The paper can be found online here.

Posted by Dr. Tim Sandle

Friday, 12 January 2018

A New Technology Can be Used Instead of Antibiotics to Kill Superbugs

Dr. Timothy Lu, an associate professor in biological engineering at the Massachusetts Institute of Technology, found a new potential way to kill superbugs with a DNA editor called CRISPR-Cas9. The Wall Street Journalreported that Dr. Lu said: “is is basically a molecular scissor” that can snip bacterial genes that make bacteria drug-resistant, killing the bug in the process. The technology combines bacteriophages and CRISPR-Cas9 to target drug-resistant genes.

Dr. Lu is studying ways to eliminate superbugs with CRISPR-Cas9. He is contemplating combining the CRISPR-Cas9 technology with bacteriophages, and engineering the bacteriophages to attack only bacteria with drug-resistant genes. They were successful in including the CRISPR-Cas9 into a bacteriophage that was designed to attack a drug-resistant E. coli (Nature Biotechnology, 2014 Sequence-specific antimicrobials using efficiently delivered RNA-guided nucleases, R. J. Citorik, M. Mmee, and T. K. Lu). The new technology has the advantage of being a more targeted approach.

Numerous hurdles need to be overcome before this technology can be used against superbugs, including the demonstration that in humans, bacteriophages are safe and effective to use. Another concern is that the CRISPR can deviate from the target, thereby slicing the wrong genes. However, there is a race among scientists to find new applications for this novel technology.

One major concern is that CRISPER can veer off target, slicing away the wrong genes with potentially harmful effects, scientists say. There are also fears of unknown effects due to the use of CRISPER to modify bacteria. Regardless of the promise of this technology, any potential therapy is years away. Nevertheless, many other scientists are trying to harness this novel technology for a variety of applications.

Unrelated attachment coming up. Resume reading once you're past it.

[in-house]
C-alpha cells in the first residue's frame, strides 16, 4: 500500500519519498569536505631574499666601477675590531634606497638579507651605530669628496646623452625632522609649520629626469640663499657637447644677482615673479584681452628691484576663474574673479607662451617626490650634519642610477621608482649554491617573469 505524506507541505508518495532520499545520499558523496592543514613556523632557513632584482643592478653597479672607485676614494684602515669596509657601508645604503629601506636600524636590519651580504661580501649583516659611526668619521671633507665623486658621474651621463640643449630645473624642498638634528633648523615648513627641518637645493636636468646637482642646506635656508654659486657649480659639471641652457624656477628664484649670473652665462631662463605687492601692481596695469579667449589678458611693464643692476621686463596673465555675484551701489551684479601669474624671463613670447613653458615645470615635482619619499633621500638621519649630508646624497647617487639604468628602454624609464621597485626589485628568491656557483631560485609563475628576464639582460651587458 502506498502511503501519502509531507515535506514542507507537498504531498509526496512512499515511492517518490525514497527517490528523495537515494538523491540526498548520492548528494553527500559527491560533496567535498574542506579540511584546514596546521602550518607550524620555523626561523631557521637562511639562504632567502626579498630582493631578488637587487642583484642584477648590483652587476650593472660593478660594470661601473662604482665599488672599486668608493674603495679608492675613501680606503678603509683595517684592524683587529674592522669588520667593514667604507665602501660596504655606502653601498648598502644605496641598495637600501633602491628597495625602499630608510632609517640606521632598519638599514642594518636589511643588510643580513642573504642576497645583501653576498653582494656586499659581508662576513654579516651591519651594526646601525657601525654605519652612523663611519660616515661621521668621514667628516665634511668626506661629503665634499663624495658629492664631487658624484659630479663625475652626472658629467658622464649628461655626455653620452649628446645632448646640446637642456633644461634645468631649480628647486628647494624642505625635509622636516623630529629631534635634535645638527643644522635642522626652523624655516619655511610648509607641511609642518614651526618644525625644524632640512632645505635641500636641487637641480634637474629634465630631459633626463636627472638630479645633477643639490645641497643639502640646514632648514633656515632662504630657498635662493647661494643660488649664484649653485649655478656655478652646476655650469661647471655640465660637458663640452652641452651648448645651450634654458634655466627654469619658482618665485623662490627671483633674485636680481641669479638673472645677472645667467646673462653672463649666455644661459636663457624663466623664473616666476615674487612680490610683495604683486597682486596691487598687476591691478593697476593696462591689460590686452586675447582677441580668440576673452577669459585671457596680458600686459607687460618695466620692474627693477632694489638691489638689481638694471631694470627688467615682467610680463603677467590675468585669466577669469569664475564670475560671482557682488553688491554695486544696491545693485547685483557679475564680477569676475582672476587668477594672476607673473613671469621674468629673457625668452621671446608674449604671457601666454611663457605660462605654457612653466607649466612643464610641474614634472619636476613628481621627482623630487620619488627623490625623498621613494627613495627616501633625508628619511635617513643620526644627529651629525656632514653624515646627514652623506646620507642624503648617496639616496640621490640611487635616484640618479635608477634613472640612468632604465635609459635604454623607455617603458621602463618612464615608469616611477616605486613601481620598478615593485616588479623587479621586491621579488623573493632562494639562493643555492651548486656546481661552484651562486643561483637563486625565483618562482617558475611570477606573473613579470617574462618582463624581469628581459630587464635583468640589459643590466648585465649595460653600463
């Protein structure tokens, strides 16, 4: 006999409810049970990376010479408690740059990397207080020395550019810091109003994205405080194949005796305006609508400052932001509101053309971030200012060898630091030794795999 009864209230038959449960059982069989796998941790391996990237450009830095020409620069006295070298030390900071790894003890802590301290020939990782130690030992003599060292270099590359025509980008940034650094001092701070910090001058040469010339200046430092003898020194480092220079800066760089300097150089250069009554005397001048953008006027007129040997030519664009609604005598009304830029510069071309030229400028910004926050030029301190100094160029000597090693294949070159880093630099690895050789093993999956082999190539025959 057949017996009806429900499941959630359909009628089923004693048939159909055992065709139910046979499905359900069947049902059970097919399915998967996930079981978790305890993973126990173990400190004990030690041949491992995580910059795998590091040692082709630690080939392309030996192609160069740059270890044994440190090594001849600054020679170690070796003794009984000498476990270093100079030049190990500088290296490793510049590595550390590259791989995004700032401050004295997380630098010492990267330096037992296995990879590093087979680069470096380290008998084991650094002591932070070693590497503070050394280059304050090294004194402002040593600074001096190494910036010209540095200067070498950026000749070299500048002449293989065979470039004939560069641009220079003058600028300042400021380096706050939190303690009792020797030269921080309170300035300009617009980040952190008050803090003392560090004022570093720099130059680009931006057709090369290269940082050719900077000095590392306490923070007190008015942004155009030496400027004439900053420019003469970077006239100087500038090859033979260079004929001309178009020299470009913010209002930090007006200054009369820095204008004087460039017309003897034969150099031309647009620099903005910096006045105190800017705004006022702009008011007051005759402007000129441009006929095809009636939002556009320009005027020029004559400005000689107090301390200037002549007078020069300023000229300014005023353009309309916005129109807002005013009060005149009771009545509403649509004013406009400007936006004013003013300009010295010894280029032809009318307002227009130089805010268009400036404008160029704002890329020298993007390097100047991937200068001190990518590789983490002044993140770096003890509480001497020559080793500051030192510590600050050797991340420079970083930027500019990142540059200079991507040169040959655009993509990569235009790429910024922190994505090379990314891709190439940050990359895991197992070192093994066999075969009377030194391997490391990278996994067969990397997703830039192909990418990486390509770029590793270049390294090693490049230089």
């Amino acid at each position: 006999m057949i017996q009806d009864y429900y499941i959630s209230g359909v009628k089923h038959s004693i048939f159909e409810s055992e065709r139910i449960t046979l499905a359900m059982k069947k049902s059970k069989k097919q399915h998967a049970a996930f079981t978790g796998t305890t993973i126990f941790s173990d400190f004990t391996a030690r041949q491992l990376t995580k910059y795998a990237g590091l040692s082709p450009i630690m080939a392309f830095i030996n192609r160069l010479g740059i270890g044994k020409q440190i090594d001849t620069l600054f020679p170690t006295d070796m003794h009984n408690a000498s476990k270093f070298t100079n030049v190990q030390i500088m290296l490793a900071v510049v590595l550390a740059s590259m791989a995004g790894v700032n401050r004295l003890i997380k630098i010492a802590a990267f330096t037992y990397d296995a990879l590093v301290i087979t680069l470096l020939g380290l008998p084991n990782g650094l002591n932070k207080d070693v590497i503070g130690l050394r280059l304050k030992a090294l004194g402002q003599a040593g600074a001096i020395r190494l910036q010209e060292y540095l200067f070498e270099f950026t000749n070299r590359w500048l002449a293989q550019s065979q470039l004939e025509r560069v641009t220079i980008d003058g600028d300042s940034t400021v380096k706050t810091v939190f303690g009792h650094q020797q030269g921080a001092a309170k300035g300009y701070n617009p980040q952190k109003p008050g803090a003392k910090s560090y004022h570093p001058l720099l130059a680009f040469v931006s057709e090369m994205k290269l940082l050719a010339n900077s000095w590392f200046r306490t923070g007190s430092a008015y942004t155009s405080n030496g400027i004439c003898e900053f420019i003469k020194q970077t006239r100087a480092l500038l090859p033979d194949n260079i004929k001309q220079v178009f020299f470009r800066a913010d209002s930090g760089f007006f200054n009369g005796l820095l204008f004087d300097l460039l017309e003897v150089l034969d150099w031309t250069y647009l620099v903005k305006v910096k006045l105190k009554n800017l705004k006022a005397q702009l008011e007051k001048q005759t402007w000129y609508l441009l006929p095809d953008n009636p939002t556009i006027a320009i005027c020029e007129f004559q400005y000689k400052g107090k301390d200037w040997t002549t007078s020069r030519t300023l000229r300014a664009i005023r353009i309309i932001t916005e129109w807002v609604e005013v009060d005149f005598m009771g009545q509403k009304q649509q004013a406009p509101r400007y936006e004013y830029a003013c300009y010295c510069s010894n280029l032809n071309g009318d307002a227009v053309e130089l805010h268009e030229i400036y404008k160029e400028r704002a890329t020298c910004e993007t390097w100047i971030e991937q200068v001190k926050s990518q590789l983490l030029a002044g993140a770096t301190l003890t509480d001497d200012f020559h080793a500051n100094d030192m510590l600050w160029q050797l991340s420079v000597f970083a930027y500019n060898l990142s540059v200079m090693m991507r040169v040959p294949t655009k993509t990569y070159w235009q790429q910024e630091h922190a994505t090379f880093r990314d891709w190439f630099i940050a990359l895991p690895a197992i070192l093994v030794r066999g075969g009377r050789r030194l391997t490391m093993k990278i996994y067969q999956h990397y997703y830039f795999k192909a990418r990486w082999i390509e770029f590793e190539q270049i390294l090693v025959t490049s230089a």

Source: Bio Expert

Thursday, 11 January 2018

Overuse of antibiotics in farming is a major new threat to human health

Antibiotics that has spilled from farms into the natural environment may be a bigger factor in spreading resistance to life-saving drugs than previously thought, U.N. report says.

The overuse of antibiotics in farming has been highlighted as one of the biggest emerging threats to human health, spreading resistance to vital drugs and endangering millions of lives.

Antibiotics used on farms can spill over into the surrounding environment, for instance through water run-off and slurry, according to a report from the UN’s environment body, with the potential to create resistance to the drugs across a wide area.

This environmental diffusion of powerful medicines, to which bacteria are increasingly gaining resistance, is rendering even the drugs of last resort ineffective in human treatment, and may be a bigger factor in spreading resistance than had been thought. Previous concerns focused on resistance to the drugs among livestock and farm workers, but the UN report says the problem goes much further and is much more dangerous.

From The Guardian - read more here.

Wednesday, 10 January 2018

A focus on regulatory trends: MHRA annual deficiency review

Tim Sandle and Clare Leavy have reviewed the latest report from the MHRA looking at the major regulatory findings for 2016. In the review the key trends are broken down into ‘hot topics’ and the key findings discussed.

For the past three years, the U.K. Medicines and Healthcare products Regulatory Agency (MHRA) has produced information summarizing key inspectorate trends. With each successive year the level of detail provide with the headline trends has been made more comprehensive. The most recent review (2016) is notable for the appearance of ‘sterility assurance’ in the top ten key categories of inspectorate trends. Not only does this subject appear on the list for the first time, it occupies the number two spot.

This includes: management, water systems, aseptic processing, microbiology laboratories, aseptic connections, personnel gowning, data integrity, staff training and cleaning and disinfection.